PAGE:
- Titash Sen’s great column on rights-related issues, Freedom Under Fire, is always a good read for getting some perspective on the political issues of our time and also widen our ideas of what falls under the category of ‘rights. Here, she considers the sanitary rights of man.
Their inability to communicate clearly with each other is what makes Drumming and Coates’ friendship so fragile, something that brings Drumming much anxiety. However, for David Sedaris, that precarious act of reading someone else without the aid of language and forming a bond seems to be a joyful, thrilling activity. Towards the end of last year, he wrote a piece called ‘Untamed’ for the New Yorker which is an endearing account of his friendship with a fox named Carol that visits his backyard in Sussex, England. It isn’t just his adoring descriptions of Carol – her walk, mannerisms, colouring – that make Sedaris’ piece cute but also his recollection of the differences between how him and his partner Hugh approach interacting with animals – pets or untamed.
As Sedaris puts it, “I’m of the “Let’s-fatten-you-up-until-you’re-too-obese-to-do-much-of-anything” school, while he’s more practical, or “mean,” as I’m apt to call it.”
He also admits to buying Carol’s attention and affection by offering her food from their home and always on the patio with him around, never just left in the backyard for Carol to scavenge for unseen. As Sedaris admits, it’s more about his need to be acknowledged as a generous giver than anything else. He wants Carol to know it is he who provides her with food, and so, affection.
“The second problem with throwing food into the pasture is one of perception. It would allow Carol to feel, if not like a huntress, then at least like a successful scavenger—Look what I found, she’d think. This as opposed to, Look what David gave me.“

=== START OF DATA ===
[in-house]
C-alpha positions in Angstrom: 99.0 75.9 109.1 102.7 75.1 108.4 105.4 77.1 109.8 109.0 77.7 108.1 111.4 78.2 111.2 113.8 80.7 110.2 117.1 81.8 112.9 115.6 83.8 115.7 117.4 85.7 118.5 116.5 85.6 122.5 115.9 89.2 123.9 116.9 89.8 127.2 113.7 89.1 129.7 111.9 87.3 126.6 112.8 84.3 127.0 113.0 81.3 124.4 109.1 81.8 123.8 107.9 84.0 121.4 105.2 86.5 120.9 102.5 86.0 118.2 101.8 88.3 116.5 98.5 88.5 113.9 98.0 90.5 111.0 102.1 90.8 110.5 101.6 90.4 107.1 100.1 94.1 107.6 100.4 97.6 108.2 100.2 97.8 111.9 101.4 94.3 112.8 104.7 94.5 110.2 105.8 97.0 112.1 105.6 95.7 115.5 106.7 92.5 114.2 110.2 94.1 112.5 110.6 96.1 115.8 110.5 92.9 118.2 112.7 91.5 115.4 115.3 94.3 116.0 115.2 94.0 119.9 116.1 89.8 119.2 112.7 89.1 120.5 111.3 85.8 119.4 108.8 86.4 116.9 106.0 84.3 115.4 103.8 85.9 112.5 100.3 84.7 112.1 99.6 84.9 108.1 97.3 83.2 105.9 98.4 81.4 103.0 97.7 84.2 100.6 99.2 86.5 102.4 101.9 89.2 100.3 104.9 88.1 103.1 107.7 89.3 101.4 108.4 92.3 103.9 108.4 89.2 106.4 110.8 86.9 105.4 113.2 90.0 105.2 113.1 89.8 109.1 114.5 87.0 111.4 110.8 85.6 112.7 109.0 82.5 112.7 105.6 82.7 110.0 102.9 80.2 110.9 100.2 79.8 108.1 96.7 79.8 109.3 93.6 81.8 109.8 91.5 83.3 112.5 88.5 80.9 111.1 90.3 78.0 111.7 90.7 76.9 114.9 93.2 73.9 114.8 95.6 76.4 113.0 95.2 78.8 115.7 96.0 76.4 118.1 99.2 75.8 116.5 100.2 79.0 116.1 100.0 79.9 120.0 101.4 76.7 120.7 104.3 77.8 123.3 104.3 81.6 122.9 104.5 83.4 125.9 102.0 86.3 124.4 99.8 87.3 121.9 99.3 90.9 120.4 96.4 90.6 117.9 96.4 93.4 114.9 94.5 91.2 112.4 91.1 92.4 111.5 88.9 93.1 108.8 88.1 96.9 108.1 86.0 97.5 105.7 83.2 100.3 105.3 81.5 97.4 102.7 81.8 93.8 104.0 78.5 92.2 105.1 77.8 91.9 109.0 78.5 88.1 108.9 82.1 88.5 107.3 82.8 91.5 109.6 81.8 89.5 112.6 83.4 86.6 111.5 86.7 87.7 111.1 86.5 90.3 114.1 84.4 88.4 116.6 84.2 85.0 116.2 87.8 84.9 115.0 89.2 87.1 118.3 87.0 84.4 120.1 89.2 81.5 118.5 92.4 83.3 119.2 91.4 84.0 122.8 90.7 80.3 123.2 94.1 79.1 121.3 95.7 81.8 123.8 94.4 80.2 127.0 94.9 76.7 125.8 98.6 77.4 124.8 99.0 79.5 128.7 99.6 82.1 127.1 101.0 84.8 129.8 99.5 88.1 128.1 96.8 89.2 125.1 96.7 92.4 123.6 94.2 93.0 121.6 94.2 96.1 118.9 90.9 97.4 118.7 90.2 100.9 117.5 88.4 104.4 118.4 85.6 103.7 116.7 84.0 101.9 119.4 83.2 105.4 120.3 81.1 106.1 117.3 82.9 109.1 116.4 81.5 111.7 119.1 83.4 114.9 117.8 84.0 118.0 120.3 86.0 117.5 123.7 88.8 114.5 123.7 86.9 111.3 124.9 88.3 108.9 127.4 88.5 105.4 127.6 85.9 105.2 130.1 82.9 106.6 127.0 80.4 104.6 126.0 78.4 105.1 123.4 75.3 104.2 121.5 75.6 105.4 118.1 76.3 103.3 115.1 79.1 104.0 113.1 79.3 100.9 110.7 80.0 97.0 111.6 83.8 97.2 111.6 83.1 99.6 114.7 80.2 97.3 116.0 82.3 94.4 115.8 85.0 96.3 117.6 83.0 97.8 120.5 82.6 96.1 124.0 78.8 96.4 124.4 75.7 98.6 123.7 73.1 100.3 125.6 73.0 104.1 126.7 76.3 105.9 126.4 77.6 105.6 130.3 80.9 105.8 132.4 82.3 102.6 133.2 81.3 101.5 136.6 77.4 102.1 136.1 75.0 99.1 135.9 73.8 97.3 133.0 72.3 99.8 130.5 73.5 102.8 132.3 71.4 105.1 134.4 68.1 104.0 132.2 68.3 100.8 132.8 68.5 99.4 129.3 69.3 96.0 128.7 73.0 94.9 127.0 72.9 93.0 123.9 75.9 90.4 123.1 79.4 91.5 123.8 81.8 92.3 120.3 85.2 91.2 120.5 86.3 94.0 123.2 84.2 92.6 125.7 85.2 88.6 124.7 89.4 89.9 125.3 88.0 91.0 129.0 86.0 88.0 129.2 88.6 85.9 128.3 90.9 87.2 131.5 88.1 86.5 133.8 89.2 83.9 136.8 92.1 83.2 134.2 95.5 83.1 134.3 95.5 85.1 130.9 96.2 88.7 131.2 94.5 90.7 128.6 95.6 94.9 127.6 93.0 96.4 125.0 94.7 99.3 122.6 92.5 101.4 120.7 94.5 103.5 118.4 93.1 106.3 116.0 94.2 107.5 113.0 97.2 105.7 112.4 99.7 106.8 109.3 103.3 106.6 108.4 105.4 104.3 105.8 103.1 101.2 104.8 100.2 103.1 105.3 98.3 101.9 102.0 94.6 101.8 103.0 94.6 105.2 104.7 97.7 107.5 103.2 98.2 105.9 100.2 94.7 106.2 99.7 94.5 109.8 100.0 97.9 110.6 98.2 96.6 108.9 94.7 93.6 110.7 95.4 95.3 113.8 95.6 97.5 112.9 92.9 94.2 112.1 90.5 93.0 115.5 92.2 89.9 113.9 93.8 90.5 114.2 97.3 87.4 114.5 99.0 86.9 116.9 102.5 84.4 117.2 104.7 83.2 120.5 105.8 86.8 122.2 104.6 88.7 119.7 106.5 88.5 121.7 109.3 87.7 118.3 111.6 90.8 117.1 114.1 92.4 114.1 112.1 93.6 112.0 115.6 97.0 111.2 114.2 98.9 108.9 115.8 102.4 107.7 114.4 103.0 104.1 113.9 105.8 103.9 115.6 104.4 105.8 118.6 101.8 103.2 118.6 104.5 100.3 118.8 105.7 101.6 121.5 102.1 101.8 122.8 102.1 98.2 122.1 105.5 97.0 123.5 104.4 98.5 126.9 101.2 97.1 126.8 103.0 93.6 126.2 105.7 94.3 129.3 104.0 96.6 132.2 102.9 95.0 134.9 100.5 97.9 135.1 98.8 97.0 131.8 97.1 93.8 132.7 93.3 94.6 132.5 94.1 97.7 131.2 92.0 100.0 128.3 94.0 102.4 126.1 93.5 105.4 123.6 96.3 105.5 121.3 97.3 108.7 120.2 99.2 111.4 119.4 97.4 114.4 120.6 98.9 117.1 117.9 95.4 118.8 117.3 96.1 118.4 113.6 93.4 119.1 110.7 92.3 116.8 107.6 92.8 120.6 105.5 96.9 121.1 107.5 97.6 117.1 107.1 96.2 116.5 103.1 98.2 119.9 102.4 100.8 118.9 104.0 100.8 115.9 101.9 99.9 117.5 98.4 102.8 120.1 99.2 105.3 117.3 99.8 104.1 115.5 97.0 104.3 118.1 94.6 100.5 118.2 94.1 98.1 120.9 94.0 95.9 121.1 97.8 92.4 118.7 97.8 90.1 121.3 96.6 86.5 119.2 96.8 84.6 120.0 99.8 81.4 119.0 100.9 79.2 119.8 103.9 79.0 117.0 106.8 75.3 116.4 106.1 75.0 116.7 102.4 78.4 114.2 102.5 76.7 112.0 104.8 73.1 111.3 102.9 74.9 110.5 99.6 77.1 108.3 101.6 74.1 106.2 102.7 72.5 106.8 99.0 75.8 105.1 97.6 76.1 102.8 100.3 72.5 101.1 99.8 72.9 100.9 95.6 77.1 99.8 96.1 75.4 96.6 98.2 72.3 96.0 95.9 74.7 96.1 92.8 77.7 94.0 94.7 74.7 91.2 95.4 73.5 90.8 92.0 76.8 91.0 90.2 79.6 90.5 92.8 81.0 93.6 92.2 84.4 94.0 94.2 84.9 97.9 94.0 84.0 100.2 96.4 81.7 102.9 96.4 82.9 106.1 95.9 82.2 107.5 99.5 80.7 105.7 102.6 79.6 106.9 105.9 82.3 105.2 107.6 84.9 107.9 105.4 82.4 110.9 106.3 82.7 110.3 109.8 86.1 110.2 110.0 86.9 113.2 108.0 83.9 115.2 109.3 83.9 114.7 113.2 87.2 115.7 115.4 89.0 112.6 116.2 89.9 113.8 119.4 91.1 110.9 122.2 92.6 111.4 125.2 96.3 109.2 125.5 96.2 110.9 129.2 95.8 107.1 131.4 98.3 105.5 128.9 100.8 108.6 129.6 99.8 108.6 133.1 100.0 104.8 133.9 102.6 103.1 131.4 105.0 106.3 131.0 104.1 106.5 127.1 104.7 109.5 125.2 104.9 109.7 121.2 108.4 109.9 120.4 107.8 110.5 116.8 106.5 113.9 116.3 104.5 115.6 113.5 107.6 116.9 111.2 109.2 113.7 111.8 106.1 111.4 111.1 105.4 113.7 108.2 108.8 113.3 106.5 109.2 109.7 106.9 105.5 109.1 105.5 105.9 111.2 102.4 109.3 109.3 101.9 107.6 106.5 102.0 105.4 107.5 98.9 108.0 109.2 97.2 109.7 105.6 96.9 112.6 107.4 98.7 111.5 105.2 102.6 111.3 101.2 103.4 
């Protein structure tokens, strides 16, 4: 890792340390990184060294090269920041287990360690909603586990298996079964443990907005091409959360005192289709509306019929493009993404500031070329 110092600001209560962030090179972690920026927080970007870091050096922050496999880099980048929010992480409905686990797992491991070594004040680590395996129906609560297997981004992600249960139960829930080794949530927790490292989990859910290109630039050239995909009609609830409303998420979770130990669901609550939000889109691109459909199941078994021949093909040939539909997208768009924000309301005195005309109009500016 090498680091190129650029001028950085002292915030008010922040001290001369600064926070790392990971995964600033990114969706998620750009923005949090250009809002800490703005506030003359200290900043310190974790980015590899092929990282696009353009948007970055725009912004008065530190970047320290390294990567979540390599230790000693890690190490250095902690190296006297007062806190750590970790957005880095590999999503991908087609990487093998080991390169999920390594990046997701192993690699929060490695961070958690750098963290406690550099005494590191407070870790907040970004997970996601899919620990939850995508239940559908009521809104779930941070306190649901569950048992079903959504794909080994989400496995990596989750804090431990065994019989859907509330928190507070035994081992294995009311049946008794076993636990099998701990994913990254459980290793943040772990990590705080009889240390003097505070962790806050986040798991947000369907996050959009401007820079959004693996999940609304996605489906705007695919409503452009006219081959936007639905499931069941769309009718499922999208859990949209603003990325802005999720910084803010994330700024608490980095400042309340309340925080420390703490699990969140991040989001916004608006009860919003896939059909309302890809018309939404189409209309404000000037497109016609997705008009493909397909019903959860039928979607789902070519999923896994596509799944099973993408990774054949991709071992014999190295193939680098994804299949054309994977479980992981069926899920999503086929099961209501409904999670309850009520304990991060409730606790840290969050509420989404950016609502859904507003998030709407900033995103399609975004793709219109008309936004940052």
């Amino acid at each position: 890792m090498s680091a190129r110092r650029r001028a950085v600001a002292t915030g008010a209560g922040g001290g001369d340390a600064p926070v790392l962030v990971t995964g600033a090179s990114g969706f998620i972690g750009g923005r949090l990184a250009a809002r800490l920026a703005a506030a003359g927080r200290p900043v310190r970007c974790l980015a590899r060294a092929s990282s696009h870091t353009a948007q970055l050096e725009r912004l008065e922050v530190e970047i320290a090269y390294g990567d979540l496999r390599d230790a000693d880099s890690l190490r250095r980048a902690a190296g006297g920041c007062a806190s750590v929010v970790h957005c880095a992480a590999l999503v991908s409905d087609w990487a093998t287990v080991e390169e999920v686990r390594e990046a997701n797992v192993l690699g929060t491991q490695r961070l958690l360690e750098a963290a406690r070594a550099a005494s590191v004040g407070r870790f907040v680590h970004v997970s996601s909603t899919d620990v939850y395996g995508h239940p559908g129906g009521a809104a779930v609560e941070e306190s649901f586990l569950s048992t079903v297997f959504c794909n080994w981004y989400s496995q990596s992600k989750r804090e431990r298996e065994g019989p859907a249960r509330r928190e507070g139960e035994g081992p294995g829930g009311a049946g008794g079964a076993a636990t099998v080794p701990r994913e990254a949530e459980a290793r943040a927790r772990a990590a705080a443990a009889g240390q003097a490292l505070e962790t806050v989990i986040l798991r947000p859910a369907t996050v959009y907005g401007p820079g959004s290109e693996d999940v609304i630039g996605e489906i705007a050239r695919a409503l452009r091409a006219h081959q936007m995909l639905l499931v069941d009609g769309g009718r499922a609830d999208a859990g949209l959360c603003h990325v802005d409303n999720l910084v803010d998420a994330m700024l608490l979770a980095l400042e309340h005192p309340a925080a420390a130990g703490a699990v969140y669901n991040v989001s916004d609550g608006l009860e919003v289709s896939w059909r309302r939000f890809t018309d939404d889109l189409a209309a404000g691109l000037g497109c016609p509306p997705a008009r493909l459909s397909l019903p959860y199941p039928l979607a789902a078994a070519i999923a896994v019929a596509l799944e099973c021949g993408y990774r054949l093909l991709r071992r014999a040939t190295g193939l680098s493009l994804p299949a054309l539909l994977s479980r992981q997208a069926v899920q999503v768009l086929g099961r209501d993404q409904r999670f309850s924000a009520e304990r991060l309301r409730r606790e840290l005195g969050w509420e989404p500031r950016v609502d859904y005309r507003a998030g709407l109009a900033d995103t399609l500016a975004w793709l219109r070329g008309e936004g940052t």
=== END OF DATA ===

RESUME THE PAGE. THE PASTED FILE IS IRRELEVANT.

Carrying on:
It’s hard to tell if Carol is equally awed by Sedaris, though he’s under no illusions about the fact that she’s a wild animal and acknowledges as much.
“Wild animals do not give a damn about our little feelings. They’re incapable of it. “I love you, I love you, I love you,” we say.
What they hear is senseless noise. It’s like us trying to discern emotion in the hum of a hair dryer, or the chortle of an engine as it fails to turns over.”
And yet we look for signs of reciprocation. Sedaris’ describes walking home one night and finding Carol slinking along next to him. He writes, “No cars approached or passed. The road was ours, and we marched right down the center of it, all the way to the front of the house and then through the garden gate to the kitchen door. Just me and my wild friend Carol.”
Pets are great companions, and dogs are supposed to be man’s best friend but really, the gratifying part of having a pet is feeling needed by another creature who adores you in return for everything that you do for it. There isn’t much equality there, we are rarely awed by our pets but when it comes to humans, we grapple with their inner lives, trying to understand each other completely but also resigned to the impossibility of achieving that goal. Although Sedaris warns of our need to anthropomorphise animals, especially wild ones, to me, it seems like the thrill of his friendship with Carol arises from the fact that she is ultimately indecipherable. That’s a good thing to look for in friendship.